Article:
T.C. (Thomas Coraghessan) Boyle has published 23 books of fiction, including The Tortilla Curtain and the PEN/Faulkner Award winner World’s End. His novel The Road to Wellville became a 1994 film starring Anthony Hopkins, Matthew Broderick, Bridget Fonda and John Cusack. Boyle’s works have been translated into more than two dozen foreign languages, and his short stories have appeared in publications such as The New Yorker, Esquire and The Atlantic. And he’s a wine lover. The Distinguished Professor of English at the University of Southern California lives in Santa Barbara, where he enjoys the Chardonnays and Pinot Noirs of the Central Coast. Wine Spectator caught him just as he was heading out on a promotional tour in support of his newest novel, San Miguel, which hit bookstore shelves on Sept. 18.
Wine Spectator: Your most recent two novels are about the Channel Islands off the southern California coast. People are making wine there now, but weren’t there vineyards on those islands historically?
T.C. Boyle: From the 1890s through Prohibition, a Frenchman, Justinian Caire, possessed Santa Cruz Island—which is three times bigger than Manhattan, by the way—and planted vineyards. The winery building still stands, and the main house is still there. From what I’ve read, the wines were fairly widely circulated, and did well in San Francisco. I could see the island through my window right now if a tree weren’t in the way ...
WS: There’s a scene in When the Killing’s Done (2011) in which a character named Dave LaJoy ruins a date by declaring that the most precious wines in a small Italian restaurant are “rotgut” and “vinegar.” Please tell us you haven’t really seen someone act like this.
TCB: True story. I was in the middle of writing this book, trying to portray Dave as a fairly obnoxious character. At around that time, a good friend of mine, who is a divorce lawyer, met another lawyer through a dating service. And they had such a date. I just had to steal her story to help identify what kind of a guy Dave is. We’re sure the wine in question is fine, the point being that enophiles can be a little snobbish or snooty when they try to show their bona fides in this way.
WS: Environmental issues are central to many of your works. Do you consider whether a vineyard has been farmed organically when you purchase a wine?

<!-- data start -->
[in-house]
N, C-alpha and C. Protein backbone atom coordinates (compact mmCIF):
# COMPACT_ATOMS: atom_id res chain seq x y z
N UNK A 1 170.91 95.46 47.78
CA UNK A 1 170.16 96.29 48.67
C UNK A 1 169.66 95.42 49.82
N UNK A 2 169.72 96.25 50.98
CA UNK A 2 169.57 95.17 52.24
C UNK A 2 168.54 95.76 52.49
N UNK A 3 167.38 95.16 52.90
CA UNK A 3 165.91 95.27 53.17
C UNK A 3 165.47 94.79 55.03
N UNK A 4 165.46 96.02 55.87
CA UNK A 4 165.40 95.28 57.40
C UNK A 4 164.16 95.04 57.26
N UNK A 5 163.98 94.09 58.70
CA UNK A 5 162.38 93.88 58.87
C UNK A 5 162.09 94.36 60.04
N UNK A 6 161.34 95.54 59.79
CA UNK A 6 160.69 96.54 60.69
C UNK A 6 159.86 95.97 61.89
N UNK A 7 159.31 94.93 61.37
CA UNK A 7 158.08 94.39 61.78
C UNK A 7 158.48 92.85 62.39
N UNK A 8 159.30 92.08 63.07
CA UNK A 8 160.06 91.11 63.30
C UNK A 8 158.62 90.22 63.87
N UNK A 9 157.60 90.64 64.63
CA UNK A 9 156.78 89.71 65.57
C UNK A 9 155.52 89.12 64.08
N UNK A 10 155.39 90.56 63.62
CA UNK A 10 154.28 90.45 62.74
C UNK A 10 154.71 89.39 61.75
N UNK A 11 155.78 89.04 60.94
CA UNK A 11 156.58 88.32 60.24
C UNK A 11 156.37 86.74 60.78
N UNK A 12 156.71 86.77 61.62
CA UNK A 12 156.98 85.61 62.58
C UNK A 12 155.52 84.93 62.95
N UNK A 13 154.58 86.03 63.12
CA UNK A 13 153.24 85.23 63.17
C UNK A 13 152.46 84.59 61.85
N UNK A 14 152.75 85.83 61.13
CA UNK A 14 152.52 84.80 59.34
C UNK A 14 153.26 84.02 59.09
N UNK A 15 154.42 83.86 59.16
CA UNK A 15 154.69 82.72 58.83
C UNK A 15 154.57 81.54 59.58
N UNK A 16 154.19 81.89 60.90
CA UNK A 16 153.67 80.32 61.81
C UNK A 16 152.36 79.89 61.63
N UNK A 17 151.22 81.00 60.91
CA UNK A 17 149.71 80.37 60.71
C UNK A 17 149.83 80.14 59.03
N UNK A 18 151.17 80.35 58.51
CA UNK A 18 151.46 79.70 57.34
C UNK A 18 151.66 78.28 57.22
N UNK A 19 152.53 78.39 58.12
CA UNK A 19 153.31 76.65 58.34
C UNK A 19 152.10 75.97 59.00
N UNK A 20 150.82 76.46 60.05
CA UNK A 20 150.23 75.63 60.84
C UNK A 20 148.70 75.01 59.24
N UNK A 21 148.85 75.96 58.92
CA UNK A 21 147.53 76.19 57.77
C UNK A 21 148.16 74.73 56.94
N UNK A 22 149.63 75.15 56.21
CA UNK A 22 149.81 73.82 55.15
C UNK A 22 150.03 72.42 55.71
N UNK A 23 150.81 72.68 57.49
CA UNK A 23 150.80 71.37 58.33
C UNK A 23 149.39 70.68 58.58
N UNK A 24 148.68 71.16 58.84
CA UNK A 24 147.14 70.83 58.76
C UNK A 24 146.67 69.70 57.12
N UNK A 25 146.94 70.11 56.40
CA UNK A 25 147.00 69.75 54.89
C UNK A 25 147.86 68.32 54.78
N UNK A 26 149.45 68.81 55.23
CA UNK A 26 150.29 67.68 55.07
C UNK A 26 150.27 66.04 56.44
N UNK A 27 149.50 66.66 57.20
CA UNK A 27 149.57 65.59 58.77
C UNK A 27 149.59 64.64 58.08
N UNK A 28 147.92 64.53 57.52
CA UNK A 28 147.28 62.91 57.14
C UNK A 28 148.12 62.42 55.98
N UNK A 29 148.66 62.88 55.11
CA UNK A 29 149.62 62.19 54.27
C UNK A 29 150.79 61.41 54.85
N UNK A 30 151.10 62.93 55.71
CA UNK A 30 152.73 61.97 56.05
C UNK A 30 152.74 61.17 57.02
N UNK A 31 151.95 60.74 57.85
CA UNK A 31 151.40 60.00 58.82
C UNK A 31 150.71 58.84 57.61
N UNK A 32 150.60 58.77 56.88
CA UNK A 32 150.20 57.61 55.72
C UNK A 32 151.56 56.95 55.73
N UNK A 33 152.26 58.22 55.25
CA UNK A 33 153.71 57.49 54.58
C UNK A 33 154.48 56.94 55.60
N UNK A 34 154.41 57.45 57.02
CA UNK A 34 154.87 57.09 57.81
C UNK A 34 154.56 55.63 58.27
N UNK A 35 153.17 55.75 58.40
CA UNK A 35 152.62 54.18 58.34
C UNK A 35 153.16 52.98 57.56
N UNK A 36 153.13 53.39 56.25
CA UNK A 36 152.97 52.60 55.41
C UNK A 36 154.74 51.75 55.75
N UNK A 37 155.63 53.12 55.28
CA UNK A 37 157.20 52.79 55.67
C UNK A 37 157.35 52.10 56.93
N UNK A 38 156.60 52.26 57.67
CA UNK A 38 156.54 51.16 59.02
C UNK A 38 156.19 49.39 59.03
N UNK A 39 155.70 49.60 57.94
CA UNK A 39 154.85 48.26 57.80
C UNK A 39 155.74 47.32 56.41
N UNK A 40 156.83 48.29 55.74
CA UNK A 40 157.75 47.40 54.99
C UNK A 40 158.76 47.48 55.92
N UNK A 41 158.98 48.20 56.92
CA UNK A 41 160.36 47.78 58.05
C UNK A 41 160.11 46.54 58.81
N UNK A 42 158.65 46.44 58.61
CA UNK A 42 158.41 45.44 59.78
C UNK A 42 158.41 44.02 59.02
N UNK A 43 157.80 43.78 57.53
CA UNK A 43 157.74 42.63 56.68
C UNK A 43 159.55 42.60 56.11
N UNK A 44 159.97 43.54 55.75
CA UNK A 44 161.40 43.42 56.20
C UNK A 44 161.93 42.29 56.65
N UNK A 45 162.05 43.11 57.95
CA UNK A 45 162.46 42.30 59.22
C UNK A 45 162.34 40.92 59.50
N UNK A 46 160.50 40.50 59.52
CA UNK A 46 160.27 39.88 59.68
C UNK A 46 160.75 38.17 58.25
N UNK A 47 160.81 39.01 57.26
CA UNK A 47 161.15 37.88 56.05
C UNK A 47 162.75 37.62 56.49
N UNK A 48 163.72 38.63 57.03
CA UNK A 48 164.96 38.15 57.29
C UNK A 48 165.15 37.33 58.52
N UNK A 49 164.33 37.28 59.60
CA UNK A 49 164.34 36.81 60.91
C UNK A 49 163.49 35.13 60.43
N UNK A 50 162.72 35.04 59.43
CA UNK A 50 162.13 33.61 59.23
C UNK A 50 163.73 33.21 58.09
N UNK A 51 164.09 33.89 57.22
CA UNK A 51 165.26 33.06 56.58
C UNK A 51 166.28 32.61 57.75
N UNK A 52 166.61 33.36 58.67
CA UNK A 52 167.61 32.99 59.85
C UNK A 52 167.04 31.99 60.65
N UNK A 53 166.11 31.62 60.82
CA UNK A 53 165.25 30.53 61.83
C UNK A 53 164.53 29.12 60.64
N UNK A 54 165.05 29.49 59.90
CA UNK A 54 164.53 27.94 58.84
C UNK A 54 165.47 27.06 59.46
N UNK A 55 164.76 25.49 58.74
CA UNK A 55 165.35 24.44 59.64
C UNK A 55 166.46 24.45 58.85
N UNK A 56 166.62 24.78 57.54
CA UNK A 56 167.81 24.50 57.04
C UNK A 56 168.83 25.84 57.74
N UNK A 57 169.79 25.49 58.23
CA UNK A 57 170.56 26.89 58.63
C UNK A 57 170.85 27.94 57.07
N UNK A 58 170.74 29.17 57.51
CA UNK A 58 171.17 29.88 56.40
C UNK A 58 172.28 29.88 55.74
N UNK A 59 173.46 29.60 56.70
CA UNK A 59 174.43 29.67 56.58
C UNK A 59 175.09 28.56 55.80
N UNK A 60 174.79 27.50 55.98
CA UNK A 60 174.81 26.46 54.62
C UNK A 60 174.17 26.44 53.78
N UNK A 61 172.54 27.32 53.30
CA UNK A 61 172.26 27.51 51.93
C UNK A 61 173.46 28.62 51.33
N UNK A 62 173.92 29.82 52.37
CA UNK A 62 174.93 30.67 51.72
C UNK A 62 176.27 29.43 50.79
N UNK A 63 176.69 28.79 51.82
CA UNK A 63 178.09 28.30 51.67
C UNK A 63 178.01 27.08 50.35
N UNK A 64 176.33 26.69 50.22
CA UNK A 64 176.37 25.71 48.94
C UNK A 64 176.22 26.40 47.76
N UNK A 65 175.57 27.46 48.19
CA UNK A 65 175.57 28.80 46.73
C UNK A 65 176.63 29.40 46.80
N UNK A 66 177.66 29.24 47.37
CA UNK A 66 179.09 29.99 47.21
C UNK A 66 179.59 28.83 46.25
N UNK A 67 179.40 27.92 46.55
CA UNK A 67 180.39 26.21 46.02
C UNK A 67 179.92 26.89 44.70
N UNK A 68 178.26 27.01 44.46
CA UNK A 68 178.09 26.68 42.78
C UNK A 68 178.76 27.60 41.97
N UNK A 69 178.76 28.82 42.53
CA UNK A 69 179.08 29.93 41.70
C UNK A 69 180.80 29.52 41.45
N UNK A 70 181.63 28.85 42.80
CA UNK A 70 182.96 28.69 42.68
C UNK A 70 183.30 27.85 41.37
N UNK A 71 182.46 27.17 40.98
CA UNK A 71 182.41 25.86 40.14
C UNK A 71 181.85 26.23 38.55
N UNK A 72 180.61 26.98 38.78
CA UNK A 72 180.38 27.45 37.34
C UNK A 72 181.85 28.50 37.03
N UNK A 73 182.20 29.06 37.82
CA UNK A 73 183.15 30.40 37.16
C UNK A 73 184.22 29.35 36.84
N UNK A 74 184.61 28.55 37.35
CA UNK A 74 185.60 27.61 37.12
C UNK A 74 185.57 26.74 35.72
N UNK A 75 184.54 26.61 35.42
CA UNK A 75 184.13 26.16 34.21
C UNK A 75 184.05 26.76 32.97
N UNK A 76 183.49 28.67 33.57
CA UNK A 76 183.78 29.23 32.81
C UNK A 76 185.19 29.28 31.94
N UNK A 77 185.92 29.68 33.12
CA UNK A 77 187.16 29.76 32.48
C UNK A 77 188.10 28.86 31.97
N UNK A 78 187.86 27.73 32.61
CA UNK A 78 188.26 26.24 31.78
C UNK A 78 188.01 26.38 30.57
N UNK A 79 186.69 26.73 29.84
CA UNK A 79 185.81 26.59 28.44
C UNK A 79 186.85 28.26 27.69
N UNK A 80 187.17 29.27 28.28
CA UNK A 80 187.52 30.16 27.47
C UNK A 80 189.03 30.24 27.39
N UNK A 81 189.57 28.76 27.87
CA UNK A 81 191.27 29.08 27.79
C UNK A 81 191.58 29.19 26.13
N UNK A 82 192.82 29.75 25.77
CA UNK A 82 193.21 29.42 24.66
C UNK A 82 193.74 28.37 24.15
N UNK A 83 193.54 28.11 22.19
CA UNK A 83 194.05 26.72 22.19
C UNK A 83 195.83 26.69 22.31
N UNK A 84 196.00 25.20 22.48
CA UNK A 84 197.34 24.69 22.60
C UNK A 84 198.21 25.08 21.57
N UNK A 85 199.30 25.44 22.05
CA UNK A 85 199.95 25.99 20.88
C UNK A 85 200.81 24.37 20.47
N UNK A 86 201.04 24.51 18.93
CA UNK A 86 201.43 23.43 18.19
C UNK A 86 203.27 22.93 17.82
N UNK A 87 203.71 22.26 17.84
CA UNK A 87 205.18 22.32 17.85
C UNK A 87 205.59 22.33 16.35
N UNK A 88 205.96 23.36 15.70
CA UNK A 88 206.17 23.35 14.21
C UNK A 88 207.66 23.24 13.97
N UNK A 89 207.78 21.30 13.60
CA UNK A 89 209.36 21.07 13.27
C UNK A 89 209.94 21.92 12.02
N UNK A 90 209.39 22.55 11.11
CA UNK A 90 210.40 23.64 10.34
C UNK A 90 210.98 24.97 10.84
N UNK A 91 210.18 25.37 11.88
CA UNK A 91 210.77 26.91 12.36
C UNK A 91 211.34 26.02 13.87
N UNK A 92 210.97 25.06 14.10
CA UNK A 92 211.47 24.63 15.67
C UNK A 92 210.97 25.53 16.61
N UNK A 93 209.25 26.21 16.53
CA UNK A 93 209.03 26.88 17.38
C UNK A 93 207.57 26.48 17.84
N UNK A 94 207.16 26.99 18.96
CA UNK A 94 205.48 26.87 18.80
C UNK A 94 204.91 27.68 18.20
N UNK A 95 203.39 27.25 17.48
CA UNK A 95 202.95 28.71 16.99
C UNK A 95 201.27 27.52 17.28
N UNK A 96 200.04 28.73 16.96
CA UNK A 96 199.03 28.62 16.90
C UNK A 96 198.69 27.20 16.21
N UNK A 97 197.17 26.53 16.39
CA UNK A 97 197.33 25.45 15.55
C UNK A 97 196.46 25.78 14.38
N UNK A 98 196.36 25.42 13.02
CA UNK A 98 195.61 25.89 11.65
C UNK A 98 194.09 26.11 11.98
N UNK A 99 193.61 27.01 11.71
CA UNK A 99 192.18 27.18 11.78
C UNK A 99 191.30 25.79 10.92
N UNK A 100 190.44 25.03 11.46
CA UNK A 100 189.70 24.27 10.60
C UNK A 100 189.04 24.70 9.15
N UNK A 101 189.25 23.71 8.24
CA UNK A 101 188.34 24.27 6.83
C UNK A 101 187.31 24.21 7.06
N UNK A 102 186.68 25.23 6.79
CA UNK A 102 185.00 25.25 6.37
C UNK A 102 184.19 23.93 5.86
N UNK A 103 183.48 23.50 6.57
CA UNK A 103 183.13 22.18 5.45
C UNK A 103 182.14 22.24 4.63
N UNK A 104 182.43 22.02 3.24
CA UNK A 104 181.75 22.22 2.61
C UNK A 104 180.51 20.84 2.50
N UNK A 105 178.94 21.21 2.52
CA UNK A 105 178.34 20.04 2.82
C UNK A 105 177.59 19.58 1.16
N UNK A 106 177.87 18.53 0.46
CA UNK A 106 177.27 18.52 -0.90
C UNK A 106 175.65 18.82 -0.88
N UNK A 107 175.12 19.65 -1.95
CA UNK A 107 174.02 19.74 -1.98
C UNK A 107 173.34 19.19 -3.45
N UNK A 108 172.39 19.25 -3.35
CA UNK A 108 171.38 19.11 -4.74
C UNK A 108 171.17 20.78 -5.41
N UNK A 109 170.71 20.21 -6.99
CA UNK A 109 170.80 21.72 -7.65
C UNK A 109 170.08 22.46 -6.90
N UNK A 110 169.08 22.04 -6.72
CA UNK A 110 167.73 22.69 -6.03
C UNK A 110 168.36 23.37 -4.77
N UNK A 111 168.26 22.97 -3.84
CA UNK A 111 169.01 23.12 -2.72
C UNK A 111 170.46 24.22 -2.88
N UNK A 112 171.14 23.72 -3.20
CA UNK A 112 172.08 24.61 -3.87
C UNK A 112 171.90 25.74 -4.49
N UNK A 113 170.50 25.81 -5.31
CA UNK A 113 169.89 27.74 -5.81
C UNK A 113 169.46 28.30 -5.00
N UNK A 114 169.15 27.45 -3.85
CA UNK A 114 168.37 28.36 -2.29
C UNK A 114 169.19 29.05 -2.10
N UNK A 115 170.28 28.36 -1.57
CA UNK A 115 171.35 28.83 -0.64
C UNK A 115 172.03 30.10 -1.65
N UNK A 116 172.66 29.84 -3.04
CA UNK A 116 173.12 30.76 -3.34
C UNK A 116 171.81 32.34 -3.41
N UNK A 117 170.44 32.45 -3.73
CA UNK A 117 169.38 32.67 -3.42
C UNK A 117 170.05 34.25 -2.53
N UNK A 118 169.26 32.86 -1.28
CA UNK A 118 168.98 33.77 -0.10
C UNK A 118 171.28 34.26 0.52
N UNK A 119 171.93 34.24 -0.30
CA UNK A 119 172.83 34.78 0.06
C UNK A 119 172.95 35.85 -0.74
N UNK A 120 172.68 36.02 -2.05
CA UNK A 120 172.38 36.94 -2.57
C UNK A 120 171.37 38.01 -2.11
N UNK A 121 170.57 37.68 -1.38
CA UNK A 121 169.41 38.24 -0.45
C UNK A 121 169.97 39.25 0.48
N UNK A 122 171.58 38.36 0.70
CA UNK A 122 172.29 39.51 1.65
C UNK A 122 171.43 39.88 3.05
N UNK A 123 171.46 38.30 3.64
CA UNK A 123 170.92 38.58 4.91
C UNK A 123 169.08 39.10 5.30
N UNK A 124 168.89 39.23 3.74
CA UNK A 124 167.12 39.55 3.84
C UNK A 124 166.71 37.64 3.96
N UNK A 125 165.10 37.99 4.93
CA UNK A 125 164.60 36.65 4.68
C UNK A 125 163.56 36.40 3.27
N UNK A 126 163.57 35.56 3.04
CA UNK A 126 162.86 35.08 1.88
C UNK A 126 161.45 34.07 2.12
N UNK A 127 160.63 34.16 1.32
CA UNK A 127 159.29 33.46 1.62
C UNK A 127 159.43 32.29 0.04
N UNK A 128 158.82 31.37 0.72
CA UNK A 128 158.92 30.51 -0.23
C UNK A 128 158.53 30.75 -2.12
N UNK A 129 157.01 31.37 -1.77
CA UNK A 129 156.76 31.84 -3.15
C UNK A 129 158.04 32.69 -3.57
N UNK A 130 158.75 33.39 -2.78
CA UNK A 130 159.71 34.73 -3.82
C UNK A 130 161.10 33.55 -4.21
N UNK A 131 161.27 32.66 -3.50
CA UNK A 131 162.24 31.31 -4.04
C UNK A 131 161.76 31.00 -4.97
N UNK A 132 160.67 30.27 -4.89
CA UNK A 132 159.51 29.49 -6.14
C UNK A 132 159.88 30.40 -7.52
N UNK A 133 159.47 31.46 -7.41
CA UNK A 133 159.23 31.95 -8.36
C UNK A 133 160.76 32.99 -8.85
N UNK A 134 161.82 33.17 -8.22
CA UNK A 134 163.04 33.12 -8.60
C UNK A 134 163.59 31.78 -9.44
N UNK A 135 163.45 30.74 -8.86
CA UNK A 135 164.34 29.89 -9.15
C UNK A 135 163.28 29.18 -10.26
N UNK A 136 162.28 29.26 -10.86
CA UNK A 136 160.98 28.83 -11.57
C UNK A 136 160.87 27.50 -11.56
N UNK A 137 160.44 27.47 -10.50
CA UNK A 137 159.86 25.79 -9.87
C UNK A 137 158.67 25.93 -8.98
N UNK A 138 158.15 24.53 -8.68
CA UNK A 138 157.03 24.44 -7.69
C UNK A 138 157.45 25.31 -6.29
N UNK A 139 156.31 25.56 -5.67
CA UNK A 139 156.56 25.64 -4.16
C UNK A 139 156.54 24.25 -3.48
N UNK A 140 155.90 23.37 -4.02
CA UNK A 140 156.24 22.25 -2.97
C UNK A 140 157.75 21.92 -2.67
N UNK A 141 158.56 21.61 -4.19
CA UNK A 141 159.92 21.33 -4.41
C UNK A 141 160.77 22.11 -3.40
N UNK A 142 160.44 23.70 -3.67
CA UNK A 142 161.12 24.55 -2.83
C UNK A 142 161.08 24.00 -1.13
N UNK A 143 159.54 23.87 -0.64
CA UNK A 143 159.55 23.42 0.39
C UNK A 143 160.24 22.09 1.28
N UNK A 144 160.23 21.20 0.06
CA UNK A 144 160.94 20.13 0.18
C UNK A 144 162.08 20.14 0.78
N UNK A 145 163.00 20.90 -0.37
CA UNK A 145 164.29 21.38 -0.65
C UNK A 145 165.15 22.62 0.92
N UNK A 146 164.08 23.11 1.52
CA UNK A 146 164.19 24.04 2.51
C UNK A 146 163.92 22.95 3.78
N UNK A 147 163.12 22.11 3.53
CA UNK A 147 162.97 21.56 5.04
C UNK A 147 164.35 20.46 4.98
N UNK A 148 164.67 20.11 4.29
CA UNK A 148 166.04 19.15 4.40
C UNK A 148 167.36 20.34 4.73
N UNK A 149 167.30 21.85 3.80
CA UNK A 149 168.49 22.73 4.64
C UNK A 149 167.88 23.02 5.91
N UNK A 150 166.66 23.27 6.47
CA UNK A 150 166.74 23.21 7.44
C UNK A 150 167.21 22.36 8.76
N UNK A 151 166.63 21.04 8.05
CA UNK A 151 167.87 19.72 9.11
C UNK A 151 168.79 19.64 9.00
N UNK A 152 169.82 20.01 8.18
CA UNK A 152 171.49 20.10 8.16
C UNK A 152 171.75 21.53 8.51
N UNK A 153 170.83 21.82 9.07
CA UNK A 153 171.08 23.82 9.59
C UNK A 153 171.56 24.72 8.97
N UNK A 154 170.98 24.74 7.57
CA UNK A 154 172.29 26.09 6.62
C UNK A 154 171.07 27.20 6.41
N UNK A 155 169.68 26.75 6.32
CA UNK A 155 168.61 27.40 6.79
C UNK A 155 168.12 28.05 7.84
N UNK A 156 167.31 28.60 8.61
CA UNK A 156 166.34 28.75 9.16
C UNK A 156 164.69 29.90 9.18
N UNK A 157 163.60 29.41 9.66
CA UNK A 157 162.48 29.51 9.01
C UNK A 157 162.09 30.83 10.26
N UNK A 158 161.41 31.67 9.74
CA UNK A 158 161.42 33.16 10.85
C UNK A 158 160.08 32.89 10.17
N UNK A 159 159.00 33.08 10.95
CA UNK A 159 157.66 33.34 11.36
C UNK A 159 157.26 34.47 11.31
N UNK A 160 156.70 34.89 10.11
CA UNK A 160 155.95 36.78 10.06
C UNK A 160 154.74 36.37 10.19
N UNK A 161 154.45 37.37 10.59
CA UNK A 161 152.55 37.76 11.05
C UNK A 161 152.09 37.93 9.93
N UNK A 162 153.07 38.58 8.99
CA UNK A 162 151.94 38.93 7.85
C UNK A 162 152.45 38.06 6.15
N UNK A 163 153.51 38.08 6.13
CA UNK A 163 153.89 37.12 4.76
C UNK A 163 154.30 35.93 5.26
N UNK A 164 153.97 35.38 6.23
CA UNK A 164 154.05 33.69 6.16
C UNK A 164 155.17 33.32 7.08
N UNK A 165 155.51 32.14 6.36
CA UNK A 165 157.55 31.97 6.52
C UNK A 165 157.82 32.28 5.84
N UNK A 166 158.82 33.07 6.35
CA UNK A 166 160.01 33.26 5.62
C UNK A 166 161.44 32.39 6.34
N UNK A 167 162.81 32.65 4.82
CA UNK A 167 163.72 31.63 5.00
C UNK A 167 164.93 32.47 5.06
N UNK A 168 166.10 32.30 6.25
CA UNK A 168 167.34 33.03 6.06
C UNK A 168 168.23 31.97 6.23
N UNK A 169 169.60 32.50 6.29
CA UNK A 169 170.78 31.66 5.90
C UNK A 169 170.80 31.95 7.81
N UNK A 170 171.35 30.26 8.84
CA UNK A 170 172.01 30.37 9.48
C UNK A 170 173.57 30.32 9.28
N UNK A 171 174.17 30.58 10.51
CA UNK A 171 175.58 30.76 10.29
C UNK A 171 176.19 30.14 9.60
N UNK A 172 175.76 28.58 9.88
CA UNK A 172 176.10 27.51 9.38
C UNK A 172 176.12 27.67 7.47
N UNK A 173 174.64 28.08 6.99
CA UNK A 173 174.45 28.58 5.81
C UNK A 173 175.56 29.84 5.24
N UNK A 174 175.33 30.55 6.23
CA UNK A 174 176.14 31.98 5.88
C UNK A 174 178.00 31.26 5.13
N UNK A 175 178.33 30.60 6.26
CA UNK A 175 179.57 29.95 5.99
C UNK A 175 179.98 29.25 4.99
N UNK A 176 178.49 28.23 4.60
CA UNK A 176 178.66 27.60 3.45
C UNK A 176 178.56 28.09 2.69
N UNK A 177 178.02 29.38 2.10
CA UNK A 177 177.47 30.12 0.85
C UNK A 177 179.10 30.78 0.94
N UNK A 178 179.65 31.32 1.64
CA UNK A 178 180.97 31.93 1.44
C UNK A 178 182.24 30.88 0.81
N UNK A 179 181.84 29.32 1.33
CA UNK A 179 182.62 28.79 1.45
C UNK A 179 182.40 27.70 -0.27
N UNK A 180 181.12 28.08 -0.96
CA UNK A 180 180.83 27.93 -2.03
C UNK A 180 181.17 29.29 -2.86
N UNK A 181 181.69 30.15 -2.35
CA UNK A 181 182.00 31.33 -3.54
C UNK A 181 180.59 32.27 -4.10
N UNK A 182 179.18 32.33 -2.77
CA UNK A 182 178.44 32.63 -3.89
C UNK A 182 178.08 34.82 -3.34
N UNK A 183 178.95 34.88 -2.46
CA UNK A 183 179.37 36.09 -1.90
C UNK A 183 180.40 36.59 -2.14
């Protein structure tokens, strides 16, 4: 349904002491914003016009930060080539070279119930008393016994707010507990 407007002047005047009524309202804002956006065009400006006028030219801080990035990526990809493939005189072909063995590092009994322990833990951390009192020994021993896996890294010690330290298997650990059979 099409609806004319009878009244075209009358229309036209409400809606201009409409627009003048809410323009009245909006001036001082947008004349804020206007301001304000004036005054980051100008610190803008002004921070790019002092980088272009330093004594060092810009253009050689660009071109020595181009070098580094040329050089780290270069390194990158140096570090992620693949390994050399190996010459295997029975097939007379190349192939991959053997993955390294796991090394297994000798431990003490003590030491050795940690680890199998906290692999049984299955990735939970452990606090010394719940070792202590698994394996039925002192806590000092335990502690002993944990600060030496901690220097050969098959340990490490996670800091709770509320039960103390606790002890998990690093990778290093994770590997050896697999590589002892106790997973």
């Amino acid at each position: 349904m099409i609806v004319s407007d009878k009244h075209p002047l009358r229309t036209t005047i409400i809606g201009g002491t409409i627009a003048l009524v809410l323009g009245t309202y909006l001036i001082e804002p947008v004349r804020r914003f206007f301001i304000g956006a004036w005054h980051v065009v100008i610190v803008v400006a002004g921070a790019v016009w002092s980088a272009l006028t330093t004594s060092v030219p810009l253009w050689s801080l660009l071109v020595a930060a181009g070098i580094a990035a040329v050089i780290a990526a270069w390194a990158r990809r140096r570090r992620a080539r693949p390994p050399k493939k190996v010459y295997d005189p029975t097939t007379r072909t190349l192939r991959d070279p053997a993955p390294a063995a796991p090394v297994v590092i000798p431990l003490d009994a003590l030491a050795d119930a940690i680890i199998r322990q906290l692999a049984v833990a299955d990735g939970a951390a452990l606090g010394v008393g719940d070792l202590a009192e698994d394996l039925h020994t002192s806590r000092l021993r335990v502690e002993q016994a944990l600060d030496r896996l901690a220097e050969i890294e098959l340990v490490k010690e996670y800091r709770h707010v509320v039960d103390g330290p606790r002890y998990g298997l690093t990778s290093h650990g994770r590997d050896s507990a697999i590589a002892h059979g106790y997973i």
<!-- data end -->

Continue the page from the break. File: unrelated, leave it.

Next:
TCB: No. But that said, a vineyard is a monoculture. And a monoculture is bad for the environment. I am amazed at the proliferation of vineyards here [in Southern California]. Driving up Highway 101, what used to be ranch land is now infinite fields of grapes. So of course I am aware of that. Ranch land is just open country, while a vineyard is something different altogether, and is alien to creatures who once lived in that land. That is something to consider as the wine industry expands.
WS: In “Rapture of the Deep,” your fictionalized account of a culinary mutiny on Jacques Cousteau’s Calypso led by the galley chef, the climax of the story comes when a vat of wine, “cru bourgeois, five hundred gallons at least,” spills all over the deck of the ship.
TCB: This story was performed at the Getty Center last spring. Isaiah Sheffer [founding director of Symphony Space] himself read it, to great effect. There were actual gasps from the audience when he read that line: gasps over all that waste, all that wine. The Calypso really did have a 500-gallon tank of cru bourgeois onboard. When I was a kid, I would watch those Cousteau films and think, “That would be an ideal life, exploring the deep all day and then having lobster dinners with wine.”
WS: We’ve seen so many references to wine in your work over the years, and such evocative descriptions of food matches, especially white wines paired with seafood. You clearly know your own palate.
TCB: Yes, I do that. But I’m far from being an oenophile or an expert. I’m just a happy amateur.
WS: Did you really only drink white wines until two years ago? Why?
TCB: This is true. Almost exclusively I drank Chardonnay, Sauvignon Blanc or Viognier. I just didn’t know much about reds and hadn’t had good experiences with them. What is so interesting is that wine is like sushi to the degree that once you’ve had the best, you really have no tolerance for that which is not so good.
WS: But now you’re a fan of the Pinot Noirs of your region.
TCB: In Paris or in San Francisco, I will be sitting with a group of people having dinner, and I’ll wait for a lull in the conversation and say, “Wow, I didn’t really think you people drank wine; I thought that was only a Santa Barbara thing.” [Laughs] I really like Foley wines. And I love Byron and Cambria, both their Chardonnay and Pinot Noir. I went to the Anderson Valley recently and discovered Navarro Pinot Noir. I have friends in the mountains who love chewy old Zinfandels from Paso Robles. I’m beginning to enjoy those, too.